630 Now here, by those divine proofs we spoke of above in the Method, 
let us consider and meditate on the simplicity and naturalness with which provi- 
dence ordered these affairs of men, of which they said truly though in a false 
sense that they were all the work of the gods. And let us consider in this con- 
nection the immense number of civil effects which may all be traced to those four 
causes which, as will be observed throughout this work, are the four elements 
as it were of the civil universe; namely, religion, marriage, asylum and the 
first agrarian law which we have discussed above. Then let us ask ourselves if, 
among all human possibilities, so many and such various and diverse effects 
could in any other way have had simpler or more natural beginnings among 
those very men who are said by Epicurus to have been born of chance and by 
Zeno to have been creatures of necessity. Yet chance did not divert them nor fate 
force them out of this natural order. For at the point when the commonwealths 
were to spring forth, the matter was all prepared and ready to receive the form, 
and there came forth the formation of the commonwealths, composed of mind 
and body. The prepared materials were these men's own religions, their own 
languages, theif own lands, their own nuptials, their own names (clans or 


houses), their own arms, and hence their own commands, their own magistrates, 
and finally their own laws. And because these things were their own they were 
completely free and therefore constitutive of true commonwealths. And all this 
came about because all the aforesaid institutions had previously belonged to the 
family fathers as monarchs in the state of nature. The fathers at this juncture, 
by uniting themselves in an order, came to produce the civil sovereign power, 
just as in the state of nature they had held the family powers, subject to no 
one under God. This sovereign civil person was formed of mind and body. The 
mind was an order of wise men, with such wisdom as could naturally exist in 
that time of extreme crudeness and simplicity. Hence the eternal property of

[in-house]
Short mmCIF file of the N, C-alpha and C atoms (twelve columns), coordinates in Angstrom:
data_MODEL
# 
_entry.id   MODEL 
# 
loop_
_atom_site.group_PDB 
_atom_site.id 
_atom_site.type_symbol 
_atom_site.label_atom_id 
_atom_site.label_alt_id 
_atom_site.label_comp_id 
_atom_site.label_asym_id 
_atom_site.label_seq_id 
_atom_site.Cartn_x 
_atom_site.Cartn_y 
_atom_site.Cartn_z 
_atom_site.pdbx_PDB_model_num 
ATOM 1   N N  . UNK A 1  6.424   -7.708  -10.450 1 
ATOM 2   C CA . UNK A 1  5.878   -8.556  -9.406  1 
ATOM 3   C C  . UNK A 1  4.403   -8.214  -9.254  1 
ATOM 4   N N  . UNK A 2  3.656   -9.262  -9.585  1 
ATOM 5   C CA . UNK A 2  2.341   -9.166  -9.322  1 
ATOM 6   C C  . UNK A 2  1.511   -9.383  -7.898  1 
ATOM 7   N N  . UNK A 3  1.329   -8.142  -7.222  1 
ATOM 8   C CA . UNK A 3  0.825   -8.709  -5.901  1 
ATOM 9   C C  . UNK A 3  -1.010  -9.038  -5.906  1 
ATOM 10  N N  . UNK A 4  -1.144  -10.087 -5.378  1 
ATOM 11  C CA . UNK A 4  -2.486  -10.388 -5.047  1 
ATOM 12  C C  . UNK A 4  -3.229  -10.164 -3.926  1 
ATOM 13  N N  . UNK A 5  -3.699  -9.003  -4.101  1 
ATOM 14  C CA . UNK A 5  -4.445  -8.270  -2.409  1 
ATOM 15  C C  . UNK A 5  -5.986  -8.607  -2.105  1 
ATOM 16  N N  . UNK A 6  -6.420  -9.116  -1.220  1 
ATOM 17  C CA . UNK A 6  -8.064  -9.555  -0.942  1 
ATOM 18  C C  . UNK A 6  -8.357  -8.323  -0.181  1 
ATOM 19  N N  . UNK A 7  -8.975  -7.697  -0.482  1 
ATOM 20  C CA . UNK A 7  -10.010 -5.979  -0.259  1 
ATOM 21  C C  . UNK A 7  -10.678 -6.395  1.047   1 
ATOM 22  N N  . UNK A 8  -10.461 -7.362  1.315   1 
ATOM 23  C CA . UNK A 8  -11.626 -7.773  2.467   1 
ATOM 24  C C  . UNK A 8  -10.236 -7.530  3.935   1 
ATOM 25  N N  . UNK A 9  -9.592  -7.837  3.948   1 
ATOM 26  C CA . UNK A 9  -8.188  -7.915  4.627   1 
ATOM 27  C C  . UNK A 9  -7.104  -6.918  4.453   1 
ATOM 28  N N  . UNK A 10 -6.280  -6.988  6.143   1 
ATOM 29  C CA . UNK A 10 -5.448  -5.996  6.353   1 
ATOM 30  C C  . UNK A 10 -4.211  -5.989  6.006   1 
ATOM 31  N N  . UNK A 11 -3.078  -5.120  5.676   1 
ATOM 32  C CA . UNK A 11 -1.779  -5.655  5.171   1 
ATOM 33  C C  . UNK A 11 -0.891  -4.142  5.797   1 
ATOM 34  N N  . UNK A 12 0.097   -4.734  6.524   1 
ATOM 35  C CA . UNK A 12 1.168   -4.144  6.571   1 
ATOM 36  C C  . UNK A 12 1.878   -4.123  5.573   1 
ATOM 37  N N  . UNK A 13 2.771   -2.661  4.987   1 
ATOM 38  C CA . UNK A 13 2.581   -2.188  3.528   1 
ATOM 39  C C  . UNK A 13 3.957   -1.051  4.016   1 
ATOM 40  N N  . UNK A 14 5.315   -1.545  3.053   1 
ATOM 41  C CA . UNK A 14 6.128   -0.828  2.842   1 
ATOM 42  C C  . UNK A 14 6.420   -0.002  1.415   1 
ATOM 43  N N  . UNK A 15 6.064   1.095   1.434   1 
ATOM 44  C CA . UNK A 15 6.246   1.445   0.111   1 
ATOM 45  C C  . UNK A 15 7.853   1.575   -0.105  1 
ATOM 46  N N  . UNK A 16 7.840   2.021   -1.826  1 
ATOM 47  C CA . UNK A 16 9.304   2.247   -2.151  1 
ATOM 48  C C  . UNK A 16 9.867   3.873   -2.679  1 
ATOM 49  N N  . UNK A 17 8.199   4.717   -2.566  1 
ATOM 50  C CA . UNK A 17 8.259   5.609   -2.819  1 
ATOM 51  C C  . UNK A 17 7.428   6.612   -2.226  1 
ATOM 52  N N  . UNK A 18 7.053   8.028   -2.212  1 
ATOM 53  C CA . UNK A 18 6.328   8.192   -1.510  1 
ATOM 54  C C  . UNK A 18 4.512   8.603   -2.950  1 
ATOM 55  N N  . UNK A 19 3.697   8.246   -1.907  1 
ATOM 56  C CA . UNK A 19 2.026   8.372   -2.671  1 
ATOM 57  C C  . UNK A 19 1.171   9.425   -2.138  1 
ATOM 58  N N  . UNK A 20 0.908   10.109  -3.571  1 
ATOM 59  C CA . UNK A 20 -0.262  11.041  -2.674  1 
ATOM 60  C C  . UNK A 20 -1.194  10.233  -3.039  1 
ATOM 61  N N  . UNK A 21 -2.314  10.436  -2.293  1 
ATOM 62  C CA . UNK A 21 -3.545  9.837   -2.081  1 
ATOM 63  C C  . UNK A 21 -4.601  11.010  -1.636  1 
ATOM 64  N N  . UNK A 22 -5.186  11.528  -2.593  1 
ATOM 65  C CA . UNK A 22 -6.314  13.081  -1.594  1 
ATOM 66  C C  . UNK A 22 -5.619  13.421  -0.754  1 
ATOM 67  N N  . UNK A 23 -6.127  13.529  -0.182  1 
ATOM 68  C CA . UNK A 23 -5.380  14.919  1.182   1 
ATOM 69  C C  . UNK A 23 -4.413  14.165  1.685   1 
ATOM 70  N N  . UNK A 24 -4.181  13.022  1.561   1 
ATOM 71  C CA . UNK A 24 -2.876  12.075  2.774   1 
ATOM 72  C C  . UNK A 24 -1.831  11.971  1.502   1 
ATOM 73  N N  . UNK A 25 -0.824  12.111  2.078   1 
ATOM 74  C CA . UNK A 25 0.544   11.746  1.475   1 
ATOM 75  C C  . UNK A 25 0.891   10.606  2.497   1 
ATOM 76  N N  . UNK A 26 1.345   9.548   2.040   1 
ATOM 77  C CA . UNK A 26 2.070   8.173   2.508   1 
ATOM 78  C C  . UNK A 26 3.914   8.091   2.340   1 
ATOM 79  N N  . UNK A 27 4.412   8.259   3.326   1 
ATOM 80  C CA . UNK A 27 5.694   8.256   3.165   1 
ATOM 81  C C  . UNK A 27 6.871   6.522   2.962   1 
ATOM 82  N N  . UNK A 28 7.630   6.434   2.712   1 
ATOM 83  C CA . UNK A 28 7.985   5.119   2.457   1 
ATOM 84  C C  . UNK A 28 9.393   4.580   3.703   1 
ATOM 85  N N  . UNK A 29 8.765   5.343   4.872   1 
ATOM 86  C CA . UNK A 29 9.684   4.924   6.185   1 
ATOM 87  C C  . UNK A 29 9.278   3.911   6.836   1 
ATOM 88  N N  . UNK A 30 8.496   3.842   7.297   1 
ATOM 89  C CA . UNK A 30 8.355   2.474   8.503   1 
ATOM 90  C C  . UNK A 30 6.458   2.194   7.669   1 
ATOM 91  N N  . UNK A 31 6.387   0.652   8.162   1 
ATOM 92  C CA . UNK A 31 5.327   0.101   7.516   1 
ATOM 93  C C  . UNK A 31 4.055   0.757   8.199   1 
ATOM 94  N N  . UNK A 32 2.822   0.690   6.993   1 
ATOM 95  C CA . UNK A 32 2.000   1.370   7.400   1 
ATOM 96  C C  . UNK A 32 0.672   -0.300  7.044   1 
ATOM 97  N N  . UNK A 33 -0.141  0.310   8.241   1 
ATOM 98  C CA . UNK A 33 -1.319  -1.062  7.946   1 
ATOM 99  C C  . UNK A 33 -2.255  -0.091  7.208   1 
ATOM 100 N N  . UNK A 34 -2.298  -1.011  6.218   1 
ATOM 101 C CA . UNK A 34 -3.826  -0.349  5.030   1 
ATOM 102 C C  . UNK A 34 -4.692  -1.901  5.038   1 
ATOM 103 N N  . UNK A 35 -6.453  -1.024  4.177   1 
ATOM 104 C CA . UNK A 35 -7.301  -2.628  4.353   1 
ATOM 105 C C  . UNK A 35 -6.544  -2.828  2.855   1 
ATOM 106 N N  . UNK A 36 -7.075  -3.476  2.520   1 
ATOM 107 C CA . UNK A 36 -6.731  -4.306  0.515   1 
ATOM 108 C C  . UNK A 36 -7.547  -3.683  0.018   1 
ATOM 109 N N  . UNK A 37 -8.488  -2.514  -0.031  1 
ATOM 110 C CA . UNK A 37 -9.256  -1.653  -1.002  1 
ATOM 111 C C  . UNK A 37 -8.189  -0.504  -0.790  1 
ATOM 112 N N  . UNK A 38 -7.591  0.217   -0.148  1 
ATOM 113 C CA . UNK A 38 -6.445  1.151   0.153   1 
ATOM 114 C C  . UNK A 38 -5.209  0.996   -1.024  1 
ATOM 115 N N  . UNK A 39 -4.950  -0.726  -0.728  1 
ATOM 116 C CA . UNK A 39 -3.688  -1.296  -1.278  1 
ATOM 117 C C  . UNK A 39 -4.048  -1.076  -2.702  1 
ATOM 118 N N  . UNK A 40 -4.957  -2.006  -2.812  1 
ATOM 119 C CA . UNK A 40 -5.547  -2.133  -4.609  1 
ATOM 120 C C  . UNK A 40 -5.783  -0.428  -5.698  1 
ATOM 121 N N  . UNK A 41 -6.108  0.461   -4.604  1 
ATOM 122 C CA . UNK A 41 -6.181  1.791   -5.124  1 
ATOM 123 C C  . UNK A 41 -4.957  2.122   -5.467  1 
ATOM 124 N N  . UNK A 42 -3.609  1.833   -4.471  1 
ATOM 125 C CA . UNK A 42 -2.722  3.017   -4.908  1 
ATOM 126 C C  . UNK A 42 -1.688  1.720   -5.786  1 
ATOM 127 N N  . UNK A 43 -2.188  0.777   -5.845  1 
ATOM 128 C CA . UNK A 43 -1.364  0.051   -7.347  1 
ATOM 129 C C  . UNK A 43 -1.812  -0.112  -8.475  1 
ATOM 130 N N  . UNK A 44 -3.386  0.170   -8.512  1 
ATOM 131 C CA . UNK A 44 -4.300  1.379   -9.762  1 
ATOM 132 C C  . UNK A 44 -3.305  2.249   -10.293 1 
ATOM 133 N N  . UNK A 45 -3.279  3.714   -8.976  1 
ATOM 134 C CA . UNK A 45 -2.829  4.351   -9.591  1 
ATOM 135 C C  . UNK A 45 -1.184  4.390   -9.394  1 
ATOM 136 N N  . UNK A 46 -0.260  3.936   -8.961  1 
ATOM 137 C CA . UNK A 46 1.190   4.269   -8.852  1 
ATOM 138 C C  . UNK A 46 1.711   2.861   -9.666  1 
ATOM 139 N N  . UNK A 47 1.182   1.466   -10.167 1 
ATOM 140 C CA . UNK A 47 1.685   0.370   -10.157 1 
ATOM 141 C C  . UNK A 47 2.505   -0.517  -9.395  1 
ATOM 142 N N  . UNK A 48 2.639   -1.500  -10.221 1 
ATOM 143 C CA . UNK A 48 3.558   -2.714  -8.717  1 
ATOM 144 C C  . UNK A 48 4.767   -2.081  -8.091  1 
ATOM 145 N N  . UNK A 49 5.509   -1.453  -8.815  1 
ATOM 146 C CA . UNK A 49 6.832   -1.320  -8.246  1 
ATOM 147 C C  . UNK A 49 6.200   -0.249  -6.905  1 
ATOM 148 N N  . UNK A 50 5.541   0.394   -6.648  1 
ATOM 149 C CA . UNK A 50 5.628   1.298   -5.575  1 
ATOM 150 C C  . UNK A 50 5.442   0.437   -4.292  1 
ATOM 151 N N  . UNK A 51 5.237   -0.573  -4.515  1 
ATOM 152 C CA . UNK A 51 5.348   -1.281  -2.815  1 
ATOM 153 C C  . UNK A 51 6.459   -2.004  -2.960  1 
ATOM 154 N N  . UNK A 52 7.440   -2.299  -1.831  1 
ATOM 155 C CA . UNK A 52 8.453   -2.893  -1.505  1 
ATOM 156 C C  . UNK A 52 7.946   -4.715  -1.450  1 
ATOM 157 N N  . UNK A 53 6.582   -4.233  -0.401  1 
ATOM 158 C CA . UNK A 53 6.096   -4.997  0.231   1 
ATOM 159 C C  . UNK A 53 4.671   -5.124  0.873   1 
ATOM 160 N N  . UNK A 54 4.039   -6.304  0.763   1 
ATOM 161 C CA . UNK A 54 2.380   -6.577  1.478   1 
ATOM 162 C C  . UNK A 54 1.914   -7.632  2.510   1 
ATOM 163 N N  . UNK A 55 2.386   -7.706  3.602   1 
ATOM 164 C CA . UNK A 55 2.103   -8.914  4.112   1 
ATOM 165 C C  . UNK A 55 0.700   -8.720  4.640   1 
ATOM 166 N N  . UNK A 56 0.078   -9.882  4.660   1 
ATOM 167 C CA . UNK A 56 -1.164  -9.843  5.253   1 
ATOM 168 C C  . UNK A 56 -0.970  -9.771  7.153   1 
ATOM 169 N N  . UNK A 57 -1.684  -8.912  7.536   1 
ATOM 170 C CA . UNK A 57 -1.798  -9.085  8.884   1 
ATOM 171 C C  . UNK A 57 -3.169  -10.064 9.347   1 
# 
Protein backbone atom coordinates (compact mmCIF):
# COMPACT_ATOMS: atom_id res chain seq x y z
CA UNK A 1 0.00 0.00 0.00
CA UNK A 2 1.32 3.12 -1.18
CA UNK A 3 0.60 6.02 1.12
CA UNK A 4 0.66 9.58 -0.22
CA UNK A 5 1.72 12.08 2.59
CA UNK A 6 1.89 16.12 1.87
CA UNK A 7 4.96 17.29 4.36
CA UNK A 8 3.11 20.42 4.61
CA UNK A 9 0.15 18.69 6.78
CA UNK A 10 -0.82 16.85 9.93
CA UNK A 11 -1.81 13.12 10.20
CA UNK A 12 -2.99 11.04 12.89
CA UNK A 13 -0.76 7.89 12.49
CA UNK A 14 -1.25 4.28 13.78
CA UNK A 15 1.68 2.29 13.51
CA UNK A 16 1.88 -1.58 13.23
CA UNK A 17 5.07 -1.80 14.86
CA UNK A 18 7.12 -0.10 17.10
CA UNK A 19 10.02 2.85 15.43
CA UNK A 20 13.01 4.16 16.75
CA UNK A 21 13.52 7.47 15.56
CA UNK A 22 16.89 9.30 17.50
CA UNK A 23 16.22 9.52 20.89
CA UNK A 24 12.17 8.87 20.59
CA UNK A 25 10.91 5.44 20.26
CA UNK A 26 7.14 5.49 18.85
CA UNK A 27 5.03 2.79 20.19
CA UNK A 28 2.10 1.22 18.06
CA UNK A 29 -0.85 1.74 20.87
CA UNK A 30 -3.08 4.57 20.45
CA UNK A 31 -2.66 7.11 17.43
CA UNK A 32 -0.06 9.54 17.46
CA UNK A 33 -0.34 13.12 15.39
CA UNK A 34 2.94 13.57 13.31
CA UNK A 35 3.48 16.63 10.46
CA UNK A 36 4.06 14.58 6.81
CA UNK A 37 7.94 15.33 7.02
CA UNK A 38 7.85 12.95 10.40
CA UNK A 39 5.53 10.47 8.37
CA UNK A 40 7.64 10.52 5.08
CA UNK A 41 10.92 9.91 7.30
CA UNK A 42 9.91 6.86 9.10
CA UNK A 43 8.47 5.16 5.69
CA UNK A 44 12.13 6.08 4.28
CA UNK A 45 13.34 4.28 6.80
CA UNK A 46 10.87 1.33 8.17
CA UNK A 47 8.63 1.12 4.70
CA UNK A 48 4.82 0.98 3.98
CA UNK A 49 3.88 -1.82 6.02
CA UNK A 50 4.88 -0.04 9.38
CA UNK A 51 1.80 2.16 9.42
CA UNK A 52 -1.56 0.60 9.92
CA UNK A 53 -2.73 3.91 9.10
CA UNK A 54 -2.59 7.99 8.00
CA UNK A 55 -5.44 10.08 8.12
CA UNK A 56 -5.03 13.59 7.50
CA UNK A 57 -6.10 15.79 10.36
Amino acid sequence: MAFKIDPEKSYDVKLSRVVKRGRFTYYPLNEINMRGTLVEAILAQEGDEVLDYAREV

commonwealths that without an order of wise men states may present the ap- 
pearance of commonwealths, but are so many dead and soulless bodies. There 
was also the body, formed of the head and lesser members. Hence this second 
eternal property of commonwealths: that some men must employ their minds 
in the tasks of civil wisdom, and others their bodies in the arts and crafts that 
are needed in peace as well as in war. And there is a third eternal property: 
that the mind should always command and the body should have perpetually 
to obey. 

631 Yet here is an even greater cause for marveling. By bringing about 
the birth of the families (all of them born with some awareness of a divinity 
although, because of their ignorance and disorder, none knew the true one), since 
each family had its own religion, language, lands, nuptials, name, arms, govern- 
ment and laws, providence had at the same time brought into being the na- 
tural law of the gentes maiores, with all the aforesaid properties, to be used later 
by the family fathers over their clients. In like fashion, in creating the common- 
wealths, by means of the aristocratic form in which they arose, providence caused 
the natural law of the gentes maiotes (or families), which had been formerly 
observed in the state of nature, to be transformed into the natural law of the 
gentes minor es (or peoples), to be observed in the time of the cities. For the 
family fathers, to whom all the aforesaid prerogatives belonged to the exclusion 
of their clients, at the time when they banded themselves together in a natural 
order against the latter, came to confine all the aforesaid properties within 
their civil orders against the plebs. In this consisted the severely aristocratic form 
of the heroic commonwealths. 

632 In this way the natural law of nations, which is now observed among 
peoples and nations, was born as a property of the sovereign civil powers at the 
birth of the commonwealths. So a people or nation that has not within itself a 
sovereign civil power vested with all the aforesaid properties is not properly a 
nation or people at all, rior can it exercise abroad in its relations with other 
peoples or nations the natural law of nations, but both the law and its exercise 
will fall to another people or nation superior to it. 

633 What we have here set forth, added to what we have mentioned 
above of the heroes of the first cities calling themselves gods, will explain the 


meaning of the phrase iura a diis posita, "laws laid down by the gods," applied to 
the dictates of the natural law of nations. But when the natural law of human 
nations ensued, on which we have cited Ulpian several times above, and upon 
which the philosophers and moral theologians based their understanding of the 
natural law of fully unfolded eternal reason, the phrase was fitly reinterpreted 
to mean that the natural law of nations was ordained by the true God. 



634 All the historians date the beginning of the heroic age from the